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That’s Enough, Rand

May 22, 2010

May hiatus over.  In case you’ve been in a cave for the past week, Rand Paul won a big primary in Kentucky and then proceeded to jump into the political shark tank shootin’ his mouth off like he doesn’t care if it gets shot off.  Okay, so maybe that’s a stretch given the lengths to which he’s gone to convince everybody that he ain’t no racist, but asserting that you might not have voted for what most people believe is one of the most important pieces of legislation in American history and kind of defending an oil company that just caused potentially the greatest environmental disaster in the same week is quite a feat for a guy who hasn’t even been elected to Congress yet (and people certainly like to talk about it—maybe that’s why I feel like I orta give my two cents).

Rand says he believes that the Civil Rights Act of 1964 exemplifies a classic overreach on the part of the feds.  Instead of forcing businesses not to discriminate on the basis of race, the social stigma which accompanies corporate discrimination—and the subsequent loss of business as a result—should be enough to discourage said business from doing just that.  Predictably, some have defended him, some think he’s a racist (or that’s what it boils down to), some say he’s an extremist, and some think he’s just an idiot.  Upon sifting through all the discussion, I find (once again) that Bruce Bartlett has the best take on the issue wherein he proves that the social stigma of the 1960s was in fact the opposite of Rand’s belief and, therefore, the feds had to get involved.  His conclusion:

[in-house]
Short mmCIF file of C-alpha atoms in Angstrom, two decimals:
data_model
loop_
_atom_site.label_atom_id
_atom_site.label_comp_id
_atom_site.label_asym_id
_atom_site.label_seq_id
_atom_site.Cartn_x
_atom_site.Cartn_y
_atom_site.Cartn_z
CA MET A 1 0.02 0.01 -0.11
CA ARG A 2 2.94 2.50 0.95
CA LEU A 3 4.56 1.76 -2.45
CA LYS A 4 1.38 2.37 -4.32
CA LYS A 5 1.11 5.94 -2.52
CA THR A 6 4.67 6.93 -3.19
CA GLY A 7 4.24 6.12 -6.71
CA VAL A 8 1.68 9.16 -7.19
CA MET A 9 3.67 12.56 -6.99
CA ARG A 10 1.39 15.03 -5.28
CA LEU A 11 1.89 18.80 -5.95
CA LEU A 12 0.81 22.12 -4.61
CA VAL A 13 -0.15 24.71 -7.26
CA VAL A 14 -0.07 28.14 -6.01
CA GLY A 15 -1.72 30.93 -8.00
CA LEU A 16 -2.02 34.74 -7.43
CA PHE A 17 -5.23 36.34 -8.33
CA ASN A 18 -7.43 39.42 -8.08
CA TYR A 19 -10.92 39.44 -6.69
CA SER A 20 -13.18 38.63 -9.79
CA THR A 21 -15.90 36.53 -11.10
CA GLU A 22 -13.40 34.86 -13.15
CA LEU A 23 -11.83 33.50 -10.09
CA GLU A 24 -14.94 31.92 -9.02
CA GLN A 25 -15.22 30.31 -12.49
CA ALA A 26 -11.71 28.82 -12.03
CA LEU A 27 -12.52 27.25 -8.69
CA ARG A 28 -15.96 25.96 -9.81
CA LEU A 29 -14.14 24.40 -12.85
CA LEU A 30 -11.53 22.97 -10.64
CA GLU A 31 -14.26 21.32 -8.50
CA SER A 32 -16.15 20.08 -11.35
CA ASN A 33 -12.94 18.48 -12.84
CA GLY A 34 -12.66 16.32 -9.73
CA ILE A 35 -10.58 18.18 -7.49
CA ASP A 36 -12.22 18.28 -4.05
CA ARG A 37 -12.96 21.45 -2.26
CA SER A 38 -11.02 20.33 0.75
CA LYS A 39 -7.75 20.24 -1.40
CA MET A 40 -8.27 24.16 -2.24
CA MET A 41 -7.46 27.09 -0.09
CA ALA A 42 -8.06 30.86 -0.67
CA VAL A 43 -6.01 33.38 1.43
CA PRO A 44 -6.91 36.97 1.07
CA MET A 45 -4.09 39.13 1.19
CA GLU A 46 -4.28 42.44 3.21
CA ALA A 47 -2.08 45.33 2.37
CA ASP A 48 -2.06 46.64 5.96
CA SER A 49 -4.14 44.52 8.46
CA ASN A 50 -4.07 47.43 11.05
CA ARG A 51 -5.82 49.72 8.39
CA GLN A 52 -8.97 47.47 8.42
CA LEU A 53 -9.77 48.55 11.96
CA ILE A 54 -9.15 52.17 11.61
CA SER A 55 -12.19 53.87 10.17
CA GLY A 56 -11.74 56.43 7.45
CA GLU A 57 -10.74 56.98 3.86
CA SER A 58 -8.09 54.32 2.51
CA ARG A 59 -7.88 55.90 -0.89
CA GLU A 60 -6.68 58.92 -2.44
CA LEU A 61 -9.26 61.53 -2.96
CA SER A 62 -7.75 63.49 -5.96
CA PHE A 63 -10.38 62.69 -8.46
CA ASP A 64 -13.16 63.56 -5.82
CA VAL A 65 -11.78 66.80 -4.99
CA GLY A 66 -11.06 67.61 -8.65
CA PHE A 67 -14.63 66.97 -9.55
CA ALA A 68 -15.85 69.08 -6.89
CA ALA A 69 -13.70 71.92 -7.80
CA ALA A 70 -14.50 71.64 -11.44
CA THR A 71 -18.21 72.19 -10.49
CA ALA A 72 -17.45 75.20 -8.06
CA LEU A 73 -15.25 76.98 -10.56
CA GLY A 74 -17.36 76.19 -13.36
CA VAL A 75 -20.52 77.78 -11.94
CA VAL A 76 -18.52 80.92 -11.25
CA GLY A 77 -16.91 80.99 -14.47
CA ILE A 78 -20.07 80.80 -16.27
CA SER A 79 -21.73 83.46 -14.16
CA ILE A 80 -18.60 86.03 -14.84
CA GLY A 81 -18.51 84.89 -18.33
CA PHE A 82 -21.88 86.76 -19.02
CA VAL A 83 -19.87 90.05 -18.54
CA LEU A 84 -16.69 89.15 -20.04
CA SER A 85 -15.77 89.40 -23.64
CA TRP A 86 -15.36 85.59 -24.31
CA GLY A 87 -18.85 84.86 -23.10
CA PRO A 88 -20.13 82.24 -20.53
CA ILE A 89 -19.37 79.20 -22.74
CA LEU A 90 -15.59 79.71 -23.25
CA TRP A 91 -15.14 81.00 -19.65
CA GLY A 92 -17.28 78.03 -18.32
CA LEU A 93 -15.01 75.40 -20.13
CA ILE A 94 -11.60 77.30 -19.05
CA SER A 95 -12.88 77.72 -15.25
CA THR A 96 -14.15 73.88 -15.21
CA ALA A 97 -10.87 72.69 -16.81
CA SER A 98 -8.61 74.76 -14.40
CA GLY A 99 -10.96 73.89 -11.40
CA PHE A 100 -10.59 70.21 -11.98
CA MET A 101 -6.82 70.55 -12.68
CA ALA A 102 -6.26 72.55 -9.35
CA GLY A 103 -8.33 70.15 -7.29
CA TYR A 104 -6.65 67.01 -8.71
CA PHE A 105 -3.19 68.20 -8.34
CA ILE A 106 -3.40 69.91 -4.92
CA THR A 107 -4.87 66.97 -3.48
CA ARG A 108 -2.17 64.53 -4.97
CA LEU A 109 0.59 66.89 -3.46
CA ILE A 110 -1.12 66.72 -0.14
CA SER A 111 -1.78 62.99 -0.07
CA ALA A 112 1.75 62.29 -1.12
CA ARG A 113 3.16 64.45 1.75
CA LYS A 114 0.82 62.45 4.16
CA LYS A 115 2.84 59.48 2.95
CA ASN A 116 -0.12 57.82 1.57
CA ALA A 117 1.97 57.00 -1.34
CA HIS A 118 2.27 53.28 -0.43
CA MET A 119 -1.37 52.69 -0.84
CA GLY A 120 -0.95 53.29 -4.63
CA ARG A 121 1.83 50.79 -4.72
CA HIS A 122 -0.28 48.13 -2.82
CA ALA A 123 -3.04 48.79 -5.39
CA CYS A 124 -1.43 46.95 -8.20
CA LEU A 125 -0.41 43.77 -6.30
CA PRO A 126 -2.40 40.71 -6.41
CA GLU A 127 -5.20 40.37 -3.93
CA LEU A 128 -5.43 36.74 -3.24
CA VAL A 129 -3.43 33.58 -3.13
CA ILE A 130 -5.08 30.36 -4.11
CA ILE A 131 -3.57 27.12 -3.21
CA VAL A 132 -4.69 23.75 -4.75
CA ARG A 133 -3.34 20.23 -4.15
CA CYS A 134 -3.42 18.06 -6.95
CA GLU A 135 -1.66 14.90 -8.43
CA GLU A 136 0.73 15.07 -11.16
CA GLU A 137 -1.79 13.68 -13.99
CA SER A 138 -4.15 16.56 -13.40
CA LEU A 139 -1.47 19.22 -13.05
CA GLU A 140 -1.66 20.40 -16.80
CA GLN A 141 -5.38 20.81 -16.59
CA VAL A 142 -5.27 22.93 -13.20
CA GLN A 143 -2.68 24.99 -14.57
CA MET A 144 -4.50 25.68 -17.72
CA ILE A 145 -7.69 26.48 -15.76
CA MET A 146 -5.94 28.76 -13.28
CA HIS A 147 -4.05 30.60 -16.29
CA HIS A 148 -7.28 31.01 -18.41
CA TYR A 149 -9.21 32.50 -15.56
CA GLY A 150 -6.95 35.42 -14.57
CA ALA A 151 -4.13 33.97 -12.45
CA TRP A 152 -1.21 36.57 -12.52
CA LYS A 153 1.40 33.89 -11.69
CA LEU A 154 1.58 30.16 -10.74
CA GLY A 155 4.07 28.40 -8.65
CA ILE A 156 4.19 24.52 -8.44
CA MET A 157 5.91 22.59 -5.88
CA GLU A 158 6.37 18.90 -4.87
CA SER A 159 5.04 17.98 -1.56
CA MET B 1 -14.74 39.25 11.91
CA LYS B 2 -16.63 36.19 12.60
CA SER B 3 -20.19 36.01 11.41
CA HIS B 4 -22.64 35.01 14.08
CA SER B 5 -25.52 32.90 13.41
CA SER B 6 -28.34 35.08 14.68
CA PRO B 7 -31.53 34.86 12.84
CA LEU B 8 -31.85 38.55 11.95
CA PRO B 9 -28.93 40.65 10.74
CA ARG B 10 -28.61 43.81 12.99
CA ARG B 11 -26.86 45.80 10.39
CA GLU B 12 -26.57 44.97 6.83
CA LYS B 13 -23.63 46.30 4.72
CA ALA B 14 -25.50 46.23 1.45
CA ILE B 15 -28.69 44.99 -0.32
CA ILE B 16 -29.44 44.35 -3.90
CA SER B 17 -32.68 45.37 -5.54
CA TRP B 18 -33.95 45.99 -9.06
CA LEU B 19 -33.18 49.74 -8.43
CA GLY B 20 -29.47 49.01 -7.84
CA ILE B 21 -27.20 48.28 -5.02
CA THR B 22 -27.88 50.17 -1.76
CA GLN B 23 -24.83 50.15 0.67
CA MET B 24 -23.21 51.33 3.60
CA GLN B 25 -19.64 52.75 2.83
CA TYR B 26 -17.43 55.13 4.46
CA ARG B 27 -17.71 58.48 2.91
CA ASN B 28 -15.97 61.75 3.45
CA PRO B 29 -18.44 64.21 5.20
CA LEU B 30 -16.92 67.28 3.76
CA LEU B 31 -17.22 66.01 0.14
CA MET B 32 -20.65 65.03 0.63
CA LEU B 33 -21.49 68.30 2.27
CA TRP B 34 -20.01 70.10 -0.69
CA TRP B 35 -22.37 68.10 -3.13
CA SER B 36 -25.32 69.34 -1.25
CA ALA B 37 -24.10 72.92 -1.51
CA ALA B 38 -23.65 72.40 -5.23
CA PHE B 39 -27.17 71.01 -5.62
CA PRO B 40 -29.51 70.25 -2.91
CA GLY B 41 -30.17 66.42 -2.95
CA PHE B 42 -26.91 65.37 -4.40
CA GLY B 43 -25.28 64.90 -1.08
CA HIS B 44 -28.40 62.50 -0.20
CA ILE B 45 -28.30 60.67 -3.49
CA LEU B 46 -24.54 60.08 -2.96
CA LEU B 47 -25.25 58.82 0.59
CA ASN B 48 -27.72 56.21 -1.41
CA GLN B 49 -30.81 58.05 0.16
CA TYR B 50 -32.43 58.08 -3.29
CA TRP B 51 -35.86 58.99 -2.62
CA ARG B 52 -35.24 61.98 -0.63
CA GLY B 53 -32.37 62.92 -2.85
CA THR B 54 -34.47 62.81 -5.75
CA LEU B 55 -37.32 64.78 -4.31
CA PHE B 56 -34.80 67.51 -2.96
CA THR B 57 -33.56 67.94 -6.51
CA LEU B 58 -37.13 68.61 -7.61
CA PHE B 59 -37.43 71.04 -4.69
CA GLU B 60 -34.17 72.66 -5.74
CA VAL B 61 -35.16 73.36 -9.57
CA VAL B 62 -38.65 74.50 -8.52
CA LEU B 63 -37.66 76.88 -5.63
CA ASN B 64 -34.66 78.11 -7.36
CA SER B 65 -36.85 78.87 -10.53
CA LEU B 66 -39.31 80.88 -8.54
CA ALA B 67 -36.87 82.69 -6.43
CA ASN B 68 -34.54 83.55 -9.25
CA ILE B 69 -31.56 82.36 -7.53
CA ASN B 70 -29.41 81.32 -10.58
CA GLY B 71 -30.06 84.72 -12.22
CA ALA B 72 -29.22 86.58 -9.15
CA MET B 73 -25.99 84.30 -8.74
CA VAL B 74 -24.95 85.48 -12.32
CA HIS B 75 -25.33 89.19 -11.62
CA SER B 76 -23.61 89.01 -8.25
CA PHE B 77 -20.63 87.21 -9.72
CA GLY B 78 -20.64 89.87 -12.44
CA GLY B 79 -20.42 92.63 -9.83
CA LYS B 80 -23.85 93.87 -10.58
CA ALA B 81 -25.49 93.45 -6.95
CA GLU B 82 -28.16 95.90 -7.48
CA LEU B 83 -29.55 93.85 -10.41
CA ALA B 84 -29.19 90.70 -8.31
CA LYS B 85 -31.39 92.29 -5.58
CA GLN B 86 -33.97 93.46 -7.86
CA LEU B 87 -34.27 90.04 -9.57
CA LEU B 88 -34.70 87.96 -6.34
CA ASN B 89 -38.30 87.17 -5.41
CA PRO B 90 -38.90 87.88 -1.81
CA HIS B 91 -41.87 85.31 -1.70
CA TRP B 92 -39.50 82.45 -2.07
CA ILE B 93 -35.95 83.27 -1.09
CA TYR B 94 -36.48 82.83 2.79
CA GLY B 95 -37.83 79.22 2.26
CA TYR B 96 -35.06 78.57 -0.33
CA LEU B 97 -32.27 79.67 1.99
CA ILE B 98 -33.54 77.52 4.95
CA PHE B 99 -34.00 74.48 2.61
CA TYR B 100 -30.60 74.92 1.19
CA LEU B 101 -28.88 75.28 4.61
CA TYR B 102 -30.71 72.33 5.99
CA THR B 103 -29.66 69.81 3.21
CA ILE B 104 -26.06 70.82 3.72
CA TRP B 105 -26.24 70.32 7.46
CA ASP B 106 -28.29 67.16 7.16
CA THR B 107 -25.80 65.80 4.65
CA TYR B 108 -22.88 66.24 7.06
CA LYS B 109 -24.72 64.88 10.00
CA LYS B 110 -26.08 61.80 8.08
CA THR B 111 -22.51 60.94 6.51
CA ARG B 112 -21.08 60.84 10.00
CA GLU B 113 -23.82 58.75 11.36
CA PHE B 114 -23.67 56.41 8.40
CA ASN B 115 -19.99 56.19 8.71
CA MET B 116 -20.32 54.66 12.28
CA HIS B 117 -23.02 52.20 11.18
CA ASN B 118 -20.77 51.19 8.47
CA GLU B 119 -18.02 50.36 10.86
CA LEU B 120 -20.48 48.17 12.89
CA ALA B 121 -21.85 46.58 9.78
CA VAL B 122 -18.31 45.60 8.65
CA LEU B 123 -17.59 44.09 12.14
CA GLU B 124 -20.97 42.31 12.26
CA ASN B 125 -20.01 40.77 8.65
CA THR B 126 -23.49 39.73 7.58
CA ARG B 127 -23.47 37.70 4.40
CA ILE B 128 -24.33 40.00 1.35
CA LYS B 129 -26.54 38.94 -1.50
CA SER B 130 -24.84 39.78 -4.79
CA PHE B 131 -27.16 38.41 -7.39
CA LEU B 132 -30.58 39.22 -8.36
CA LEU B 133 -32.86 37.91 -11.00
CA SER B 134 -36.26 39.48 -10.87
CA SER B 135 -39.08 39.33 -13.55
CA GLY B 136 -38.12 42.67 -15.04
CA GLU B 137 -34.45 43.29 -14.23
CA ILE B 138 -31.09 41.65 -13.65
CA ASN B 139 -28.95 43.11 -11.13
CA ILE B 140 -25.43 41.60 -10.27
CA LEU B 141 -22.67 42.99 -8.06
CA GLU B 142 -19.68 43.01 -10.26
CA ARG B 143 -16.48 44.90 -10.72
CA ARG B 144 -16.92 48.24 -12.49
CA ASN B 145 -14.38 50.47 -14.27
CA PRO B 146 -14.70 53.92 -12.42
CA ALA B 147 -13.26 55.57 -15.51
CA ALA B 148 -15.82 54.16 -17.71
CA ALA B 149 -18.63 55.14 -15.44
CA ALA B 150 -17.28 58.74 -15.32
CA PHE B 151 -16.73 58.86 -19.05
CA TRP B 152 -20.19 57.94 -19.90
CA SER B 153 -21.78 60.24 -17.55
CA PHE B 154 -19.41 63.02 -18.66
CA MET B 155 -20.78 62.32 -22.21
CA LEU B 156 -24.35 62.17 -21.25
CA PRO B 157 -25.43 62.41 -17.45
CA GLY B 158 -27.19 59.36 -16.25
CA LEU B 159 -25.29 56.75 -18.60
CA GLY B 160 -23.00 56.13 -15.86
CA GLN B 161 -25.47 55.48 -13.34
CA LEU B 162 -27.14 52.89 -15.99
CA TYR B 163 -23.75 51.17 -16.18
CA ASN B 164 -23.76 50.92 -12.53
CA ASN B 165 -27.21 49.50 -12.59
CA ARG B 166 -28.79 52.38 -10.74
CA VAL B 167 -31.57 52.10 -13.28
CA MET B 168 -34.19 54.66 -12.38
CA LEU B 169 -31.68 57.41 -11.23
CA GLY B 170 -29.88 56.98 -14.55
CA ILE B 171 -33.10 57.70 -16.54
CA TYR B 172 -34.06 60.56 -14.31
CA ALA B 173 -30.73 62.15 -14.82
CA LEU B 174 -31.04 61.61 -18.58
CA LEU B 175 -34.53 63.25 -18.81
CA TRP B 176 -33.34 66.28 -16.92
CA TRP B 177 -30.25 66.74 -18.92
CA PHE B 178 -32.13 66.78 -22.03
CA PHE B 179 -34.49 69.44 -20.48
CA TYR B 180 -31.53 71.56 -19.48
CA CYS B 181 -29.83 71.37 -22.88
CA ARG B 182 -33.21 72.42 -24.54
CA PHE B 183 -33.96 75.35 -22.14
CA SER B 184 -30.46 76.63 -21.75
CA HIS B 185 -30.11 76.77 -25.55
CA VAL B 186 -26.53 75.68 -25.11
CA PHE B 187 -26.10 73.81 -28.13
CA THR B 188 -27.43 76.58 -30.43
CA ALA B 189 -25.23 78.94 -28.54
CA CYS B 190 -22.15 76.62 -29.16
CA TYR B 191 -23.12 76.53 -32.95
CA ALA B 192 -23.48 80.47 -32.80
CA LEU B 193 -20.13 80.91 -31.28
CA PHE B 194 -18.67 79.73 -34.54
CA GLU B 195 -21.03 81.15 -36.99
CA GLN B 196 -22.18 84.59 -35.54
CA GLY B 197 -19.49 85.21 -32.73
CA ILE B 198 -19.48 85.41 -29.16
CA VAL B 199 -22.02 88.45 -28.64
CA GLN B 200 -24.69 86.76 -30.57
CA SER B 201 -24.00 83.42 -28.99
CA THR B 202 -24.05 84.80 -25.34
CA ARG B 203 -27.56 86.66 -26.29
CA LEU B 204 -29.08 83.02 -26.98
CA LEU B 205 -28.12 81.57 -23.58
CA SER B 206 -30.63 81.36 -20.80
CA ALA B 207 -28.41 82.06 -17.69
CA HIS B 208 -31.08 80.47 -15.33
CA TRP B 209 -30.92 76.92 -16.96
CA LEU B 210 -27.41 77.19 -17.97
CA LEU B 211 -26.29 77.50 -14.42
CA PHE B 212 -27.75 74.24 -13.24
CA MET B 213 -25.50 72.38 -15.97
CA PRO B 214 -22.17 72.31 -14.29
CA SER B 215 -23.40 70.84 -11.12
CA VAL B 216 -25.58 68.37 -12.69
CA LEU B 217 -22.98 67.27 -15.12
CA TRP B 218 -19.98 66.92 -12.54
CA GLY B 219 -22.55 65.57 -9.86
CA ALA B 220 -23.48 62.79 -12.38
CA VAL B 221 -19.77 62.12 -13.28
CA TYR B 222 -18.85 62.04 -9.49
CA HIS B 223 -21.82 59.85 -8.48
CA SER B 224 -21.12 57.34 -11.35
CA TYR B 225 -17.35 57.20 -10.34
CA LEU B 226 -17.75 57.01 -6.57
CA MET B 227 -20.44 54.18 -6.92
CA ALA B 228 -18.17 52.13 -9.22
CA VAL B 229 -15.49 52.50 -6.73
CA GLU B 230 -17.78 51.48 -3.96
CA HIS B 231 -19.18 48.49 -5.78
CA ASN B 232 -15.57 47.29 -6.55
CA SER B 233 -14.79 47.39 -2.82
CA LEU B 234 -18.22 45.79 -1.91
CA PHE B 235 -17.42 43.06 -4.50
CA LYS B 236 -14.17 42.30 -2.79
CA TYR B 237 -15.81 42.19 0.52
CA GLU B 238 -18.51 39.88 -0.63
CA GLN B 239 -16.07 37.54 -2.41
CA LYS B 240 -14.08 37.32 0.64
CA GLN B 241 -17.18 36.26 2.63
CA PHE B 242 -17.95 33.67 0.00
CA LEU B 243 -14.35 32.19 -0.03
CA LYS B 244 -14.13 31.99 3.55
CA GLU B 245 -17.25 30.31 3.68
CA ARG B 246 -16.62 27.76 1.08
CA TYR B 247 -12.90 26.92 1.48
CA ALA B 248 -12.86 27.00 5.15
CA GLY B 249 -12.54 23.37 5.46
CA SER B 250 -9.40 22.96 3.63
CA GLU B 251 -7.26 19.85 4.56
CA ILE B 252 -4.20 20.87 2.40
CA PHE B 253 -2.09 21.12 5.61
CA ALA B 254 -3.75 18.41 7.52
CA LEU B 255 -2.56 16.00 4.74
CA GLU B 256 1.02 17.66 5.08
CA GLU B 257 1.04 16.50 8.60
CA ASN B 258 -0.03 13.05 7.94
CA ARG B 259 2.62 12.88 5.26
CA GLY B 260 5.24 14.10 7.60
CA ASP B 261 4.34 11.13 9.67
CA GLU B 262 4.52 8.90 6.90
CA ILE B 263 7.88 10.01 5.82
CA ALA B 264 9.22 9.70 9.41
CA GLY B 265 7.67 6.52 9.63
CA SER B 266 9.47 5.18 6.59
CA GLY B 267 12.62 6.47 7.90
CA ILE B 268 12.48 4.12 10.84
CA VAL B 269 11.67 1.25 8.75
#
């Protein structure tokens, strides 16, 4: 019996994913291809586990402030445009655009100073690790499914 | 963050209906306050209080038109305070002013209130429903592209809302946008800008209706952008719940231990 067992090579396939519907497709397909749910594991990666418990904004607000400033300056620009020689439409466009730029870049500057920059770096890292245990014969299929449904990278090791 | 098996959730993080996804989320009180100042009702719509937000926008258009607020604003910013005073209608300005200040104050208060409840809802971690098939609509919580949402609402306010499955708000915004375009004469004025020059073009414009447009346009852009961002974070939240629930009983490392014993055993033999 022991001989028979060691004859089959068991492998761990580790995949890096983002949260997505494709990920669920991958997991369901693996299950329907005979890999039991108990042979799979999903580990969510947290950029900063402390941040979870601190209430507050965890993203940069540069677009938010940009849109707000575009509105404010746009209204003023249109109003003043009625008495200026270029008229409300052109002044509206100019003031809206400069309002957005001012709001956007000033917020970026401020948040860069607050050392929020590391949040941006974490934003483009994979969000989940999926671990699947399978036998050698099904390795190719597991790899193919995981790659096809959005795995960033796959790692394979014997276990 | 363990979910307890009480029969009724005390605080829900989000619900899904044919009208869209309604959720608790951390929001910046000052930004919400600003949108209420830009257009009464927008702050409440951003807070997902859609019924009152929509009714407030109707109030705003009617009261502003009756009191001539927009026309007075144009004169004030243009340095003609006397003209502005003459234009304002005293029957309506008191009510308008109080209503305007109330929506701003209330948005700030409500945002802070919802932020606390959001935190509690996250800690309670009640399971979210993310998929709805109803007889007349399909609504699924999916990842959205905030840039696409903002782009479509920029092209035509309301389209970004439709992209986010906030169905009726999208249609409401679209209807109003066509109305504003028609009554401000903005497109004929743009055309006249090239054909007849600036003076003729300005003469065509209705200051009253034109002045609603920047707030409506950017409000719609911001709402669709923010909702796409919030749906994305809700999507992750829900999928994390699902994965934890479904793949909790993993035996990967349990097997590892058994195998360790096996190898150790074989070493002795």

I don’t believe Rand is a racist; I think he is a fool who is suffering from the foolish consistency syndrome that affects all libertarians. They believe that freedom consists of one thing and one thing only–freedom from governmental constraint. Therefore, it is illogical to them that any increase in government power could ever expand freedom. Yet it is clear that African Americans were far from free in 1964 and that the Civil Rights Act greatly expanded their freedom while diminishing that of racists. To defend the rights of racists to discriminate is reprehensible and especially so when it is done by a major party nominee for the U.S. Senate. I believe that Rand should admit that he was wrong as quickly as possible.

Rand didn’t really make a racist political gaffe, but he did make a rather juvenile statement about libertarianism and civil rights.  Personally, I don’t think the Civil Rights Act of 1964 is really necessary for 2010’s America.  Nowadays, a business probably—strike that, definitely—would lose customers if it discriminated on the basis of race (would the place even last a week?).  Unfortunately, 2010 is not 1964, and regardless of the era, politicians still have to deal with political realities rather than hopes and dreams.  And the truth is that in 1964, federal intervention was the only mechanism available to combat institutional racism—social stigma didn’t cut it then, and it probably wouldn’t cut it now were it not for the CRA.  On this issue, Rand Paul isn’t some kind of bigot, he’s just naïve.

It’s certainly refreshing to see a politician operating somewhat outside of the tired TP-driven conversation that I get so sick of hearing.   Sadly, Rand didn’t really think this one through too good.  Let’s hope he does in the future.

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